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New Japanese Exhibit Opens At Utah Museum Of Fine Arts

SALT LAKE CITYBefore Alex Cabrero left Utah with the KSL Olympic crew to come to Tokyo, he visited the Utah Museum of Fine Arts in Salt Lake City where a brand new exhibit just happened to open around the same time the Games got going.

For those who may find museums boring, just show them a sword.

“Ask a kid of any age, swords are cool,” said Luke Kelly, curator at the Utah Museum of Fine Arts.

The craftsmanship, the precision, the beauty — even though we all know what swords were used for. 

“It is a great combination of technical and artistic skill that they are weapons of war, but yet, they’re also works of art,” said Kelly.

At the Utah Museum of Fine Arts, it’s the art that’s recognized.

A samurai sword is one of several pieces featured in a new exhibit, celebrating the art of Japan.

It’s not a coincidence the permanent exhibit opened just a couple of months before the Olympics in Tokyo, especially when lots of people might be interested in Japanese culture after seeing the sights broadcast during the Games.

“We wanted to build upon that excitement and for the audience to keep coming to the museum to see that there’s always something new,” said Kelly.

Kelly said the gallery was planned for last year before the Olympics, but like the Games, it was pushed back a year because of COVID-19.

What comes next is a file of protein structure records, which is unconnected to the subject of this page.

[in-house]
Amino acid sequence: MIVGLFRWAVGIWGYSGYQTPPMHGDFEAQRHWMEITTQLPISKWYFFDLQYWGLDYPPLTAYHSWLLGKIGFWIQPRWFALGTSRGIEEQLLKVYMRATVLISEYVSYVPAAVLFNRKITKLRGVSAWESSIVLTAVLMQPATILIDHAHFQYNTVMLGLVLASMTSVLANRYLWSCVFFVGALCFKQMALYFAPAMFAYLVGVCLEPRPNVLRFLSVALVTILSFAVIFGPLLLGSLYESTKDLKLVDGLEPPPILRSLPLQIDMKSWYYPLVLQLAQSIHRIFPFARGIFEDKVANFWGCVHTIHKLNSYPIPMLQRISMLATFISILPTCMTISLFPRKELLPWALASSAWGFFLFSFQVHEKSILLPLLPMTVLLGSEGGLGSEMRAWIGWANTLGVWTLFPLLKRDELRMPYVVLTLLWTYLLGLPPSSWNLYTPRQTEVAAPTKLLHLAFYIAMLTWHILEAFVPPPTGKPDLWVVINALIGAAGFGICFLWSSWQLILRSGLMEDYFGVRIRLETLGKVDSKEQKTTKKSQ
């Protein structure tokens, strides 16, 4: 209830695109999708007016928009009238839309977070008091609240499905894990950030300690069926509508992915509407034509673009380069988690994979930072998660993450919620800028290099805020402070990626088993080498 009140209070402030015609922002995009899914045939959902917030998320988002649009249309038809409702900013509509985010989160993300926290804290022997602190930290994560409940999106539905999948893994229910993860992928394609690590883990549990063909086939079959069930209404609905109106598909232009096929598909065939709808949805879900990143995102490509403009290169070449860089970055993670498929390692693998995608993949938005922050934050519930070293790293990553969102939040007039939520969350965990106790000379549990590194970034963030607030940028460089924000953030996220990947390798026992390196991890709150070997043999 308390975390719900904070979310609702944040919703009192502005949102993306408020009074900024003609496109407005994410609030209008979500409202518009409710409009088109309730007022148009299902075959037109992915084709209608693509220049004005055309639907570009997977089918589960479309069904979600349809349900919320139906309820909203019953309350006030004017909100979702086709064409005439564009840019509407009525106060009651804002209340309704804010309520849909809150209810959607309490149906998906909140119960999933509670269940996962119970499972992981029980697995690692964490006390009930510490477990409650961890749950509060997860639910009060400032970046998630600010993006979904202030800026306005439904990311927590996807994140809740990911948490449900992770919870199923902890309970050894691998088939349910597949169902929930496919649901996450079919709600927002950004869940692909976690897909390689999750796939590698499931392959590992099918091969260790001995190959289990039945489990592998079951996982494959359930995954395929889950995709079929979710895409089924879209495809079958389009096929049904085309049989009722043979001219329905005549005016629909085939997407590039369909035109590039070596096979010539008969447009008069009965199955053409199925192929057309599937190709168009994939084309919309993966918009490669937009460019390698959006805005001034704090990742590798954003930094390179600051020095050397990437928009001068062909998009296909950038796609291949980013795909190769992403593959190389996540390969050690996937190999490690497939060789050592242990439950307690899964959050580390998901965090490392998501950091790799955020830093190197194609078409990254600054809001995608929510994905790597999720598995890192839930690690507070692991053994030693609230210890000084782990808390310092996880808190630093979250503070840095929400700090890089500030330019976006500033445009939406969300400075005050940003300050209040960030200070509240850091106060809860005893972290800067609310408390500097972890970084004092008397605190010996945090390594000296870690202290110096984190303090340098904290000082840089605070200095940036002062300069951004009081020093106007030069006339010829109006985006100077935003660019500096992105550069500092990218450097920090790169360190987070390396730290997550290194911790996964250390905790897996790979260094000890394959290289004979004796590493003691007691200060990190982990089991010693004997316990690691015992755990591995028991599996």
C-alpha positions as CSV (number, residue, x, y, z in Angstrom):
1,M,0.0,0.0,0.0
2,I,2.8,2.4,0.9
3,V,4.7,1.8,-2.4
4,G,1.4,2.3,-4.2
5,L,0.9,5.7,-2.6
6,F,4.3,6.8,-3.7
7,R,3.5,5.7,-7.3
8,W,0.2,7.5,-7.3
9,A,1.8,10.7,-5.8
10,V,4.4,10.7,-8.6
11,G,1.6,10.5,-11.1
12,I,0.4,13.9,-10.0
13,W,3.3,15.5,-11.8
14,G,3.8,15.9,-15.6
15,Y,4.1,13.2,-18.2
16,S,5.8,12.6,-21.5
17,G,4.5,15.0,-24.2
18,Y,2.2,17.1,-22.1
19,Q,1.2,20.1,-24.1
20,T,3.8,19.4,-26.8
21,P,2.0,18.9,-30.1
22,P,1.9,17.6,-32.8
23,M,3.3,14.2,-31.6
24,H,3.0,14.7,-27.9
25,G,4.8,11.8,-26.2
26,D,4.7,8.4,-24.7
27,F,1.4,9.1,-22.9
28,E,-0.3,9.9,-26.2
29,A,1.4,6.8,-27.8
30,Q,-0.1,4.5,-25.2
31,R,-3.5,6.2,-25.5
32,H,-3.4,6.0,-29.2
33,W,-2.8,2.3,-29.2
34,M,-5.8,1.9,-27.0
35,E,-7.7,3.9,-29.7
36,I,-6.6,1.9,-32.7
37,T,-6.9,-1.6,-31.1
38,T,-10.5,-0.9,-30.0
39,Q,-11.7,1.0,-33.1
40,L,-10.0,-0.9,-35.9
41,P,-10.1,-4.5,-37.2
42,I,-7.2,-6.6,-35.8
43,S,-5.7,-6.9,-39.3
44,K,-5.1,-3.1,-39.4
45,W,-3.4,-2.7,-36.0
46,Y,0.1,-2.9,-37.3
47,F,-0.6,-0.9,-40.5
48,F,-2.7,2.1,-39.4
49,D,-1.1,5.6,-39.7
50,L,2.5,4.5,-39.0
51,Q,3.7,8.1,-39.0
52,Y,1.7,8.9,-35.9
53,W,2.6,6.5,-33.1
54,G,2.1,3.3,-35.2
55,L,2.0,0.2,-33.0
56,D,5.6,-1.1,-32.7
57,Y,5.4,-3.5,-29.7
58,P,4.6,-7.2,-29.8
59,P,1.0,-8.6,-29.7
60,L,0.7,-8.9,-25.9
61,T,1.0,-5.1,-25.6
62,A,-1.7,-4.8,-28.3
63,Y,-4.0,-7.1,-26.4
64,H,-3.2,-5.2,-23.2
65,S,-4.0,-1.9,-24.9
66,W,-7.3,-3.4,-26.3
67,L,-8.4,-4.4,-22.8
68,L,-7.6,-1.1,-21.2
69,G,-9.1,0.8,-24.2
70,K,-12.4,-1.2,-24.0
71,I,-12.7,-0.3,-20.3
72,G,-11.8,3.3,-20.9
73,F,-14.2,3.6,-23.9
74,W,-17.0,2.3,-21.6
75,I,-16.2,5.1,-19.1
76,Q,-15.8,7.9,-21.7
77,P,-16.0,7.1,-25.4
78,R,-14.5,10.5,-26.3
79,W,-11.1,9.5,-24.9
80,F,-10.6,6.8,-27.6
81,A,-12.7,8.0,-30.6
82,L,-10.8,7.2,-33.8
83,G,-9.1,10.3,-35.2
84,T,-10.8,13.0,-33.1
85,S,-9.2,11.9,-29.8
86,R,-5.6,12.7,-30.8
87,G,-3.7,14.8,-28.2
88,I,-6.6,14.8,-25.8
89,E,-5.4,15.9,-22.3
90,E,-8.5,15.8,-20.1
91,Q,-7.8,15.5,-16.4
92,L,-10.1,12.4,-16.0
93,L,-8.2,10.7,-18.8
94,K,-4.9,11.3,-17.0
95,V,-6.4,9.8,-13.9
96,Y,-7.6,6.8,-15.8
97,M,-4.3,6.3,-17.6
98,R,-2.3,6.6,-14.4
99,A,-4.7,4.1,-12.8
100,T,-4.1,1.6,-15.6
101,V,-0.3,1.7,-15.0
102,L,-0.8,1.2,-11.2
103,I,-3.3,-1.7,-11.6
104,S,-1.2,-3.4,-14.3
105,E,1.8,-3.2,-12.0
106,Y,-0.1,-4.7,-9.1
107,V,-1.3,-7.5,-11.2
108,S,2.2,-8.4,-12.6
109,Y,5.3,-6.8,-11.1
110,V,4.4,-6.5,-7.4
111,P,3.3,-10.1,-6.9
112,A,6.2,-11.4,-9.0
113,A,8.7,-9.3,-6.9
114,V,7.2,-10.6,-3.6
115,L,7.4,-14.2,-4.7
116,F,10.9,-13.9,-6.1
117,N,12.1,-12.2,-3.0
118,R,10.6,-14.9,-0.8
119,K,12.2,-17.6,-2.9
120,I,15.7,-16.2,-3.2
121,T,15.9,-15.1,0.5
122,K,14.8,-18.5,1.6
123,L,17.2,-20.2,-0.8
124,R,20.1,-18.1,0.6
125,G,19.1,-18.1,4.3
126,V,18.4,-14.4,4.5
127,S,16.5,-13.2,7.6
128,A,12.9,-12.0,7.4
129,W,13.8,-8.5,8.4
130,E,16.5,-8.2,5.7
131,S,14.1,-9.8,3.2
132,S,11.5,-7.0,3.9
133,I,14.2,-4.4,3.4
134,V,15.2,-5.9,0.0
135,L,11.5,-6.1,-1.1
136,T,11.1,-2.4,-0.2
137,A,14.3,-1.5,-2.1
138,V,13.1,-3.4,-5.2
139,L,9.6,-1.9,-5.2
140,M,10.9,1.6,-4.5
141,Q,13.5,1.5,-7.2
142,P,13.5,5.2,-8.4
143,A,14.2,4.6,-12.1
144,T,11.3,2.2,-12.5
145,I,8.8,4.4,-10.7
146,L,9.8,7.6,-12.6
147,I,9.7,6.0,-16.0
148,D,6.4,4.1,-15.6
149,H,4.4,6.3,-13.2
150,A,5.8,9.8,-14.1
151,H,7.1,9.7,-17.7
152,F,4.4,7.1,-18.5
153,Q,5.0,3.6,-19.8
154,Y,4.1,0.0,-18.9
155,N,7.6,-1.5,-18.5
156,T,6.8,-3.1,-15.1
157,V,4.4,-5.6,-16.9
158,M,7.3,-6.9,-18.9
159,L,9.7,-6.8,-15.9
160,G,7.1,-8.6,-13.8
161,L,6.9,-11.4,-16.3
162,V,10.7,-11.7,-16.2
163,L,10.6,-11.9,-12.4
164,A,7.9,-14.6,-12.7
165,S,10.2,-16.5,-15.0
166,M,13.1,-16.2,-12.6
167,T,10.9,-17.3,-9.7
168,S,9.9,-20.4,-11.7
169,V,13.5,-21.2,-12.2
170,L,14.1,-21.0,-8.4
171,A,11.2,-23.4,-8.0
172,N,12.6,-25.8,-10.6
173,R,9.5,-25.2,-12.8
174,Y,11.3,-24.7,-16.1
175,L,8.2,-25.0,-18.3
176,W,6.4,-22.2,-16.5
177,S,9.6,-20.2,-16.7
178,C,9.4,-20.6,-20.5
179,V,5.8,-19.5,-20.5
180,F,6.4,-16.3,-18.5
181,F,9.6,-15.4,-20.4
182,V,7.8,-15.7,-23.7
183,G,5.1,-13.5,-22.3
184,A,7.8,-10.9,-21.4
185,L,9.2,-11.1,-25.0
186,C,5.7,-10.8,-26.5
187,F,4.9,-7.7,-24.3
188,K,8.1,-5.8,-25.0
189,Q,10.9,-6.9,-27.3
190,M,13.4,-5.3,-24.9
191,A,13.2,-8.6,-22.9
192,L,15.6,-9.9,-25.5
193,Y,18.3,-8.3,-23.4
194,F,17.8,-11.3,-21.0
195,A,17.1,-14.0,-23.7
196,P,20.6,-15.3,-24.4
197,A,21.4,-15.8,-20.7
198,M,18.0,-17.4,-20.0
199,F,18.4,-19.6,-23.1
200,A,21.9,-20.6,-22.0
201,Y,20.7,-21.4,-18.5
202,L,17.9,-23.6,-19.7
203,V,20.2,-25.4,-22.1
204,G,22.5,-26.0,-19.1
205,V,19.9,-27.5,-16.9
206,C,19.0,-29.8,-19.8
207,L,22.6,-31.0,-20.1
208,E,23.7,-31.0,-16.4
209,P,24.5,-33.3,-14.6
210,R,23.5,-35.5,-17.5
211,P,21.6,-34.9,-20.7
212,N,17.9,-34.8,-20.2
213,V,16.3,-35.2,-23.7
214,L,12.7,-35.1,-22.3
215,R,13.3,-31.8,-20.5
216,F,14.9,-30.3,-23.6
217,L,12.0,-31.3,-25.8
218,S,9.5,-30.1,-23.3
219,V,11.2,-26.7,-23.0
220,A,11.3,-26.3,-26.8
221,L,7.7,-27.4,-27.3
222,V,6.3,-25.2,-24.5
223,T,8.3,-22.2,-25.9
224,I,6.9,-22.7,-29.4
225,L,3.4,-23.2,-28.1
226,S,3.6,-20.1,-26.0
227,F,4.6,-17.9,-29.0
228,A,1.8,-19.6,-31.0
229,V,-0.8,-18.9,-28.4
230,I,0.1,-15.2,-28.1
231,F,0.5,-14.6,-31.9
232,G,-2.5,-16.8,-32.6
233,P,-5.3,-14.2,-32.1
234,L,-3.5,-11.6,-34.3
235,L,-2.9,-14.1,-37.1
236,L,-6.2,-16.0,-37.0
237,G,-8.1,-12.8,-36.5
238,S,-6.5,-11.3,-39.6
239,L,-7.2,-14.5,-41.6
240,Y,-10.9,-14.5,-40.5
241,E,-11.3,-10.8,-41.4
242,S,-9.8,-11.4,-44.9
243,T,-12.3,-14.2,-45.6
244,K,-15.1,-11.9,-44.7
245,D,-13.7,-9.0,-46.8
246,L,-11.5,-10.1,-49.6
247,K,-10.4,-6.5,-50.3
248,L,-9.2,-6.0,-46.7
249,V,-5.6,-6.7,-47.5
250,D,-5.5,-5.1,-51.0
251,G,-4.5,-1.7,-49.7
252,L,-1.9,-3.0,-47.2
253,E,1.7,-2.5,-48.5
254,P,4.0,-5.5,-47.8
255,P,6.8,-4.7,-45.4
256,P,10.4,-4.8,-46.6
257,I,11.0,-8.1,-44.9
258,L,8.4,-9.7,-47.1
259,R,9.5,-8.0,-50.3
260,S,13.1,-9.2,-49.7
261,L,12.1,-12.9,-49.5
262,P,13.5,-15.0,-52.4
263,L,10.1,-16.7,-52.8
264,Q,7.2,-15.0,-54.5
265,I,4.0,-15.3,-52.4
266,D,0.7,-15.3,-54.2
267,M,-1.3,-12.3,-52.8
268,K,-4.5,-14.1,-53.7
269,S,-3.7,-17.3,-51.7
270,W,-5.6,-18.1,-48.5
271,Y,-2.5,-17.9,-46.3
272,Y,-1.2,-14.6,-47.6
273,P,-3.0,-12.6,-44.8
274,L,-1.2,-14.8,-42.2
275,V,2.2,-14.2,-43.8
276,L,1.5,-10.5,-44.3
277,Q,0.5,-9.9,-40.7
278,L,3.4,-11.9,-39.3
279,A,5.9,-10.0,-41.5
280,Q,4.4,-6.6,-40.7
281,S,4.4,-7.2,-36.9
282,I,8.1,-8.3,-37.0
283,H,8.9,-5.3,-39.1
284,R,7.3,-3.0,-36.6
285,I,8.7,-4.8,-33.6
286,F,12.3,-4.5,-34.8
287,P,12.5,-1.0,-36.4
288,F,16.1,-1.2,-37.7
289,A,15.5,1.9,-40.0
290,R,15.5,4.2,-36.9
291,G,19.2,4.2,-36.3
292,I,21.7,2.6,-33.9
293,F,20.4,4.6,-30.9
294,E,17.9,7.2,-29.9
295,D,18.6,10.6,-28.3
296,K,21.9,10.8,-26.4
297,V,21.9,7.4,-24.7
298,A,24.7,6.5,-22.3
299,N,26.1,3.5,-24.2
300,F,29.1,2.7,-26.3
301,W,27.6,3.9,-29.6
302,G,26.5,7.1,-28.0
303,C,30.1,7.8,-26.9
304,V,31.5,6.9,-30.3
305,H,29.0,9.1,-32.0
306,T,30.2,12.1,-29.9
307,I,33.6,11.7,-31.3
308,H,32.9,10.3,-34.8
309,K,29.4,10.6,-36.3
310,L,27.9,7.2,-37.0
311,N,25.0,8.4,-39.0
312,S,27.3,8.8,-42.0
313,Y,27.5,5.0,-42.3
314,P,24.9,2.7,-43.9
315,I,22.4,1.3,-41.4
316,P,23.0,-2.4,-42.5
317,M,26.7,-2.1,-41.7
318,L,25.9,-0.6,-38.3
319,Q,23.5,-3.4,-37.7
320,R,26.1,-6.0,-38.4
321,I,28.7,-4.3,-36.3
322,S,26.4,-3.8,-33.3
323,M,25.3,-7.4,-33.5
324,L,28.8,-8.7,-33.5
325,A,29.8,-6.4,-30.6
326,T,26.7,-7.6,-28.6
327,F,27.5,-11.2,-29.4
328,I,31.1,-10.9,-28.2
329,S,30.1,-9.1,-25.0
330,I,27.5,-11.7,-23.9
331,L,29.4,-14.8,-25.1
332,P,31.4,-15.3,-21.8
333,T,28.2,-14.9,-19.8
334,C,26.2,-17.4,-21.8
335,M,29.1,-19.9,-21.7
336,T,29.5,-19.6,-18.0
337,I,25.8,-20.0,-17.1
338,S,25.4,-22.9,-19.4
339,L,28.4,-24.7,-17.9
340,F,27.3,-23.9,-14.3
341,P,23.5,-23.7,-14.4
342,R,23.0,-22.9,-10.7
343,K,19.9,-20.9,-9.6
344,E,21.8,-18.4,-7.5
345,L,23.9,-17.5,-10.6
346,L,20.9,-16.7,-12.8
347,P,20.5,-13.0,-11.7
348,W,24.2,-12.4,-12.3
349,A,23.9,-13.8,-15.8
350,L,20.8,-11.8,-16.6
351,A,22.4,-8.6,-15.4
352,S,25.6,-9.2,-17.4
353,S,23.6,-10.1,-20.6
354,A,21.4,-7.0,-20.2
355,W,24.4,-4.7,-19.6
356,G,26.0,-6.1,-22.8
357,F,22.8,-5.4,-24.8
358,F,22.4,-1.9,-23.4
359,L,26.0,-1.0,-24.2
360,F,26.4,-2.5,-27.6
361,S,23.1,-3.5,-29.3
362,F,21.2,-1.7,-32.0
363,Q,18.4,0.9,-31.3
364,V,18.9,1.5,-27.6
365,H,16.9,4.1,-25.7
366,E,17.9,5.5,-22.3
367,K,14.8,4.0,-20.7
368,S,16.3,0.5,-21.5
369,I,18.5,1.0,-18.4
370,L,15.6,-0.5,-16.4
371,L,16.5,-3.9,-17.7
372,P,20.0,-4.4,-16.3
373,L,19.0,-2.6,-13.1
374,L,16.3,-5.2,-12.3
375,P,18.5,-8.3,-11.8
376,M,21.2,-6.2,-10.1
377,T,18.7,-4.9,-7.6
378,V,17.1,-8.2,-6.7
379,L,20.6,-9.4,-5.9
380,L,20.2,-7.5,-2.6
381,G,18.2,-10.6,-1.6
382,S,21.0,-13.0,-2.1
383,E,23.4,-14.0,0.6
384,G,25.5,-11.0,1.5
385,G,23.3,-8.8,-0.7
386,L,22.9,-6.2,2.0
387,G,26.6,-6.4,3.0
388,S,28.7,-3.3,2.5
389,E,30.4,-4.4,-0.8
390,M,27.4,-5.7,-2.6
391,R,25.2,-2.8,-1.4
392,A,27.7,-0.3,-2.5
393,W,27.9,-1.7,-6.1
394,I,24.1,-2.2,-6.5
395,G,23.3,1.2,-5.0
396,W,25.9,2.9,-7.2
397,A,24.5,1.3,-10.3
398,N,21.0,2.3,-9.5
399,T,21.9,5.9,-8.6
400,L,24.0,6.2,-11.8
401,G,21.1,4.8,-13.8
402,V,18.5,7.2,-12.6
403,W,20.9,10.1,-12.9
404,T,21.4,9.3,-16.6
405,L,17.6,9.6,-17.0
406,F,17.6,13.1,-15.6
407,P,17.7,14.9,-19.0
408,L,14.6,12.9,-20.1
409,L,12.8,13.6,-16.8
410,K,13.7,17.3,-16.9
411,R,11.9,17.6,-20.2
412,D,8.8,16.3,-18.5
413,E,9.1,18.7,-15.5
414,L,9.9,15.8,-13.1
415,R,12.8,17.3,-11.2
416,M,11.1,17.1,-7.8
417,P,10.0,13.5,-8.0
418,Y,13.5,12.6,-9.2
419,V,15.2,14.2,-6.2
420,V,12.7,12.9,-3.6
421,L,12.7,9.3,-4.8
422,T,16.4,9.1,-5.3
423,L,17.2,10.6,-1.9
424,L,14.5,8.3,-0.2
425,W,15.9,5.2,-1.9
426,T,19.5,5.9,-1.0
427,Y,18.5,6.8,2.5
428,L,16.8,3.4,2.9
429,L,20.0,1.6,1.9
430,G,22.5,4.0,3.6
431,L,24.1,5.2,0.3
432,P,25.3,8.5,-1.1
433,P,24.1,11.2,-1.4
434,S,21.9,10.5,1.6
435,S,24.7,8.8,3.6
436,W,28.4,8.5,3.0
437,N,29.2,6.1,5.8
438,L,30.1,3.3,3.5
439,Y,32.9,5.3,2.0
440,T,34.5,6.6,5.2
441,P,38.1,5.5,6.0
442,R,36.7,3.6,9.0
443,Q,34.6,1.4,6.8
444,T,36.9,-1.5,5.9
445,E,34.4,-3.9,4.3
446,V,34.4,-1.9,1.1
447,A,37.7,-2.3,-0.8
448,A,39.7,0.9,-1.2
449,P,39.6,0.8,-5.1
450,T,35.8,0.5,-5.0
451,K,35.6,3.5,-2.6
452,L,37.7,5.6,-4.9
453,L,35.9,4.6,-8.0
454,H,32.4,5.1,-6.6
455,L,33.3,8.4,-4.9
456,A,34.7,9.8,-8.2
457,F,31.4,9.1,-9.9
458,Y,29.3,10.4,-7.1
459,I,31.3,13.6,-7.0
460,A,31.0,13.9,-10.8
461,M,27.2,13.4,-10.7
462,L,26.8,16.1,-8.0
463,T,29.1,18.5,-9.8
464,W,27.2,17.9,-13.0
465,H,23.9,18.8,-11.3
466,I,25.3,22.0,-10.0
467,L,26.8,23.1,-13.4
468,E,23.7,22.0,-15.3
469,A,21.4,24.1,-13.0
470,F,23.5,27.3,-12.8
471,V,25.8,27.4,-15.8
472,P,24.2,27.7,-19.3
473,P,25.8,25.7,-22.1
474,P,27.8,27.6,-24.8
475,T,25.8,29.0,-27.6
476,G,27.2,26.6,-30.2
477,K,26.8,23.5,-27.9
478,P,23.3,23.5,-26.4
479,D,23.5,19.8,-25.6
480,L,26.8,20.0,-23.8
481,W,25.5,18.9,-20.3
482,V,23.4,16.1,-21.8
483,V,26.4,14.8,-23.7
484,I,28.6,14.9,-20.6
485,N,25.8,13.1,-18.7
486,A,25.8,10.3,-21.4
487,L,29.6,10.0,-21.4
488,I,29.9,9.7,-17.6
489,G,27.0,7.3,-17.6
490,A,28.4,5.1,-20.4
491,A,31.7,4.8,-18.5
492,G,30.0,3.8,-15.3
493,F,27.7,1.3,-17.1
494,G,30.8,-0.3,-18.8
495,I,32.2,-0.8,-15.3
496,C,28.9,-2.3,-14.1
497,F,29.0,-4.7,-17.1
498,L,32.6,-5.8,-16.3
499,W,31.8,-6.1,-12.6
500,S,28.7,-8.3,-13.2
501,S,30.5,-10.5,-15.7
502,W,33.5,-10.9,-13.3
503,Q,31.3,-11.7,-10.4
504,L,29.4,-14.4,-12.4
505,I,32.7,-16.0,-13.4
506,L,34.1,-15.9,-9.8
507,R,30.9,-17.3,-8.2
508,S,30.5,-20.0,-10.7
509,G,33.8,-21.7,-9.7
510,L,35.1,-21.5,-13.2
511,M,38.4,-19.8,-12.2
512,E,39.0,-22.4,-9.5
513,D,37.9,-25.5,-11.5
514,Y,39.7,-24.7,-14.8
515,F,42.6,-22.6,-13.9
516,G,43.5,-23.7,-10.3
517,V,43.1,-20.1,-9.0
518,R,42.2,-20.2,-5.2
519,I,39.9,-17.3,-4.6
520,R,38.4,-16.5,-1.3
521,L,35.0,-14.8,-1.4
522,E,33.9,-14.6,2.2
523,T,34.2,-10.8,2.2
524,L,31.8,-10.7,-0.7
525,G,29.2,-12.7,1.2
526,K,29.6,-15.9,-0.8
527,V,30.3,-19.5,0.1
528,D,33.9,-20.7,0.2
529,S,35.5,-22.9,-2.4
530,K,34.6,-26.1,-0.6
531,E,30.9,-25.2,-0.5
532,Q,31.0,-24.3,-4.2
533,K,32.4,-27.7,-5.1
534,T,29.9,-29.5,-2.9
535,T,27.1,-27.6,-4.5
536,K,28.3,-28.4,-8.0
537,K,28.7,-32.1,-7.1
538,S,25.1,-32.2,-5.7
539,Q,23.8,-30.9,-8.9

The pieces include art, like prints to a metal fully articulated bird. And it’s hard to miss the samurai suit of armor, which shows the fine work of more than just one person.

“It is a metal worker, but he’s also working with a textile workers and a leather worker, to create a suit of armor that not only protects you from swords and guns, but it’s also very easy to wear,” said Kelly. “It’s only about 40 pounds compared to European armor, which could usually be a hundred or 200 pounds.”

And like the sword, it’s pretty cool.

“I very much love this art,” said Kelly.

You can also learn the art of print-making, or even create your own miniature Japanese screen art on certain days — just check with the museum if interested.

KSL Olympic Crew Is Out Of Quarantine

The KSL Olympic team has completed a 14-day quarantine in Tokyo, which now gives them the freedom to venture away from their hotel and workspace.

On Saturday, the five-person crew headed to Shibuya Crossing.

More of their stories from the Tokyo Olympics can be viewed at kslsports.com/olympics.

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